Friday, September 08, 2023

Lakeside Park, Kitchener, ON

01 September, 2023

      The pollinators were out in force!
      The ubiquitous Western Honey Beee (Apis mellifera), heavily laden with pollen was the first species we saw.

     European Paper Wasp (Polistes dominula) was close at hand.

     Not far from the European Paper Wasp was a Dark Paper Wasp (Polistes fuscatus). 

     This moth in the family Crambidae, genus Agriphila escapes identification down to the species level.

     A Common Eastern Bumblebee (Bombus impatiens) always looks sort of warm and cuddly. This individual has obviously had a successful foraging expedition and will doubtless soon be returning to the nest.

     I am sure that you have noticed that goldenrod (Solidago spp) is the host plant of choice for all these insects seeking nectar and pollen.
     I am really making an attempt to get to know the various species of goldenrod, not always the easiest task, but with help from my friend Wayne Buck, I am making progress. I think the species below is Flat-topped Goldenrod (Euthamia graminifolia).

     Greater Burdock (Arctium lappa) is aggressive and unloved by many.

     Eastern Cottontail (Syvilagus floridanus) on the other hand resembles everyone's favourite Bugs Bunny - unless you have a garden, that is!

     Black-eyed Susan (Rudbeckia hirta) is cheerful and enchanting.

     The female Mallard (Anas platyrynchos) looked very pleased with herself.

     Perhaps she has successfully raised a family and the kids have finally left her alone!
     The wasp below is a type of Sand Wasp (family Crabronidae) in the genus Gorytes.

     Pannicled Aster (Symphyotrichum lanceolatum) had not quite opened up.

     Ceratina strenua is a type of Small Carpenter Bee, which as far as I know has no common name.

     Common Sneezeweed (Helenium autumnale) is so named because its dried leaves were used to make snuff - and if that doesn't make you sneeze, nothing will!

     House Sparrows (Passer domesticus) are very much at home in Lakeside Park.

House Sparrow ♂

House Sparrow ♀

     How lovely is a Slender Spreadwing (Lestes rectangularis).

     Seven-spotted Lady Beetle (Coccinella septempunctata) is not hard to find, but you will be thankful if it does not invade your home in the winter.

     The following Chokeberries (genus Aronia) look succulent and attractive.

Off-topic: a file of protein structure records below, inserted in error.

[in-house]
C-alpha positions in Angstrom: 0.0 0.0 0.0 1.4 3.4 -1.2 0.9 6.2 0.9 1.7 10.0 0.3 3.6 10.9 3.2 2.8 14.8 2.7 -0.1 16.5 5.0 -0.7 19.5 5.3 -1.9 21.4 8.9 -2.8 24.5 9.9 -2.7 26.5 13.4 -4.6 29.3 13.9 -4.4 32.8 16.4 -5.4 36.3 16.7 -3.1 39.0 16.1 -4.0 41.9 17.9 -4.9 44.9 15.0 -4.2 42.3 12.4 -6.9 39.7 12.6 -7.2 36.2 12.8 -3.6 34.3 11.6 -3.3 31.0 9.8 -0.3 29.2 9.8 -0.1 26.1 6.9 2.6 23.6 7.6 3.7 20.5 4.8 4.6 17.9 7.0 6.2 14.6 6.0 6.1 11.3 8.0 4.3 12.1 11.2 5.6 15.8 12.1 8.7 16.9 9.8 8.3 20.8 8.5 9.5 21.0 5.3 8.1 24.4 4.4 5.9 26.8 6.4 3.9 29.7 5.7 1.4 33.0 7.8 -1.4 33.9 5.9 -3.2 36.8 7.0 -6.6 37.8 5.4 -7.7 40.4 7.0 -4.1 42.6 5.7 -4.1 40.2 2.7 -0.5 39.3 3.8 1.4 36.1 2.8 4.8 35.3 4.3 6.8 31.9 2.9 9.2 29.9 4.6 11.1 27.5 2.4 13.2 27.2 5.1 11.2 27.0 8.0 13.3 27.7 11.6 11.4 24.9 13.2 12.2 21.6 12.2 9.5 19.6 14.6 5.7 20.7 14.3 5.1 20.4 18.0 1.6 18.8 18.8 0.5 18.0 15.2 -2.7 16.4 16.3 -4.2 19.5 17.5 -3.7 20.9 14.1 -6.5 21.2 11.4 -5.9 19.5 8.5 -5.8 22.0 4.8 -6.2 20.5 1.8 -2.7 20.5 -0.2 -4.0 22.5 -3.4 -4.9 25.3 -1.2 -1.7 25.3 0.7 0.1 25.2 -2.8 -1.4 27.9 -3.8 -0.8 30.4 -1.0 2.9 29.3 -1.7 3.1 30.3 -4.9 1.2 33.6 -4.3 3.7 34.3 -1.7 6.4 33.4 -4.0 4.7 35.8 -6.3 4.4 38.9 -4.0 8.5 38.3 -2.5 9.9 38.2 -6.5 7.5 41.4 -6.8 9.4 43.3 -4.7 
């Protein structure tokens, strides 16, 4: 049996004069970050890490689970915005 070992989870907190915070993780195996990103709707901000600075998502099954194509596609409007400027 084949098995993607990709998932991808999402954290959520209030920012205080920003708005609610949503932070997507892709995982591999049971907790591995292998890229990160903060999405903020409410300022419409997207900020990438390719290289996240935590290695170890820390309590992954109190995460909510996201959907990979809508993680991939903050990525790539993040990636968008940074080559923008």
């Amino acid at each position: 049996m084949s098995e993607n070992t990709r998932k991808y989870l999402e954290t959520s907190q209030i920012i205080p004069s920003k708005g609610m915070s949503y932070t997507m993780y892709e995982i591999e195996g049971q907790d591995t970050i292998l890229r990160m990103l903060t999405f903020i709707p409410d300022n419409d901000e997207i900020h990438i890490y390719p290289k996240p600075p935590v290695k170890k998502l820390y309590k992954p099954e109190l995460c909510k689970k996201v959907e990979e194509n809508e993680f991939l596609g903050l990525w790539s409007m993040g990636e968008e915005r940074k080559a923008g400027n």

The berries of Red Osier Dogwood (Cornus sericea) are not quite ripe yet.

     Common European Greenbottle Fly (Lucila sericata) has found a home in southern Ontario.

     New England Aster (Symphyotrichum novae-angliae) is just one reason among thousands why fall in Ontario is such a splendid time of year.

     Common Snowberry (Symphoricarpos albus) is another.

     I hope that this Northern Cardinal (Cardinalis cardinalis) will have a full head of feathers next time I see him.

     My dear friend, Mary Ann Vanden Elzen, is deeply involved with Lakeside Park and edits its newsletter. She is passionate about this special place with good reason. This post is dedicated to her.
David M. Gascoigne,
David M. Gascoigne,

I'm a life long birder. My interests are birds, nature, reading, books, outdoors, travel, food and wine.


  1. ...burdock never looked so good.

  2. this is 3rd post and looks very familair, are you reposting the older? minus comments. I know that last photo I have seen before...

    1. This post was scheduled for a later date. I went in to change the date and somehow I screwed up and it was posted back on the day I created it. The picture was taken on that day. I have posted other pictures of a male and female cardinal exhibiting the same condition.

    2. Hari OM
      This answers the question I had arising - and not to worry - both posts bringing the now expected delights from your wee corner of the univers! YAM xx

  3. very yellow there. I have one stalk of goldenrod in my front flower bed but it hasn't bloomed yet. usually I have paper wasps making nests all over the place here, under the eaves and in the barn but i have not seen any this whole year. one or two individuals but now active nests.

  4. I didn't know there were so many different kinds of wasps.

  5. It is lovely to see a plethora of posts from you - whatever the reason. Thank you.

  6. Hi David - excellent dedication for Mary Ann ... lovely to have an expert recorder/editor in the area. Miriam's photos excel once again and your notes help us - lovely ... thank you - Hilary

    1. She is a tireless worker, Hilary, and a cherished friend.

  7. Bonjour David
    Il y a beaucoup de jaune à cette saison chez toi ! Je succombe au charme du Moineau domestique, je l'adore.
    Gros bisous i

  8. Siempre feliz de pasar por aquí. Abrazos.

  9. Fine Post again!
    Regards, Maria

  10. The pollinators have lots to keep them busy.


Land Acknowledgement

We acknowledge that the land on which we are situated are the lands traditionally used by the Haudenosaunee, Anishinaabe, and Neutral People. We also acknowledge the enduring presence and deep traditional knowledge, laws, and philosophies of the Indigenous Peoples with whom we share this land today. We are all treaty people with a responsibility to honour all our relations.